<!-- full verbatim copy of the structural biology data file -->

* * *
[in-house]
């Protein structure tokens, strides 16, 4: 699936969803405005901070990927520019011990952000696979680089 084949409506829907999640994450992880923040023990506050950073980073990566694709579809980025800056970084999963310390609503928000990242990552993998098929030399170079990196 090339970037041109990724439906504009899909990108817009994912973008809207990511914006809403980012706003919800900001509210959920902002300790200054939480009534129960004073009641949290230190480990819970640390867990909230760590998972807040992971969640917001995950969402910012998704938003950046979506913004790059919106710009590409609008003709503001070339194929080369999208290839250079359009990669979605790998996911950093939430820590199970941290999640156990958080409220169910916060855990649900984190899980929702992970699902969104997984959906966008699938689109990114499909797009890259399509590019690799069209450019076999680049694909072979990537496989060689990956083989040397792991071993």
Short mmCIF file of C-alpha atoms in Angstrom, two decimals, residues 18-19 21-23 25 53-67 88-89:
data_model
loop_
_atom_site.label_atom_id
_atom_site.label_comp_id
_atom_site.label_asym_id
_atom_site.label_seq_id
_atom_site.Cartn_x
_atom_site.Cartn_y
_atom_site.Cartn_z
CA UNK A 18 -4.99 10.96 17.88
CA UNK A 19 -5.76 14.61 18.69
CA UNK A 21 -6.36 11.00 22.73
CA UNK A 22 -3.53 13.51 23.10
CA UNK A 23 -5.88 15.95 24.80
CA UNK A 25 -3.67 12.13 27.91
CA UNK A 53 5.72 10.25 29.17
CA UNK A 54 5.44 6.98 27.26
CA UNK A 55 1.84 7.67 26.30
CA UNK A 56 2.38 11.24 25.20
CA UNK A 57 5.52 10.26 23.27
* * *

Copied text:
[in-house]
């Protein structure tokens, strides 16, 4: 699936969803405005901070990927520019011990952000696979680089 084949409506829907999640994450992880923040023990506050950073980073990566694709579809980025800056970084999963310390609503928000990242990552993998098929030399170079990196 090339970037041109990724439906504009899909990108817009994912973008809207990511914006809403980012706003919800900001509210959920902002300790200054939480009534129960004073009641949290230190480990819970640390867990909230760590998972807040992971969640917001995950969402910012998704938003950046979506913004790059919106710009590409609008003709503001070339194929080369999208290839250079359009990669979605790998996911950093939430820590199970941290999640156990958080409220169910916060855990649900984190899980929702992970699902969104997984959906966008699938689109990114499909797009890259399509590019690799069209450019076999680049694909072979990537496989060689990956083989040397792991071993």
Short mmCIF file of C-alpha atoms in Angstrom, two decimals, residues 18-19 21-23 25 53-67 88-89:
data_model
loop_
_atom_site.label_atom_id
_atom_site.label_comp_id
_atom_site.label_asym_id
_atom_site.label_seq_id
_atom_site.Cartn_x
_atom_site.Cartn_y
_atom_site.Cartn_z
CA UNK A 18 -4.99 10.96 17.88
CA UNK A 19 -5.76 14.61 18.69
CA UNK A 21 -6.36 11.00 22.73
CA UNK A 22 -3.53 13.51 23.10
CA UNK A 23 -5.88 15.95 24.80
CA UNK A 25 -3.67 12.13 27.91
CA UNK A 53 5.72 10.25 29.17
CA UNK A 54 5.44 6.98 27.26
CA UNK A 55 1.84 7.67 26.30
CA UNK A 56 2.38 11.24 25.20
CA UNK A 57 5.52 10.26 23.27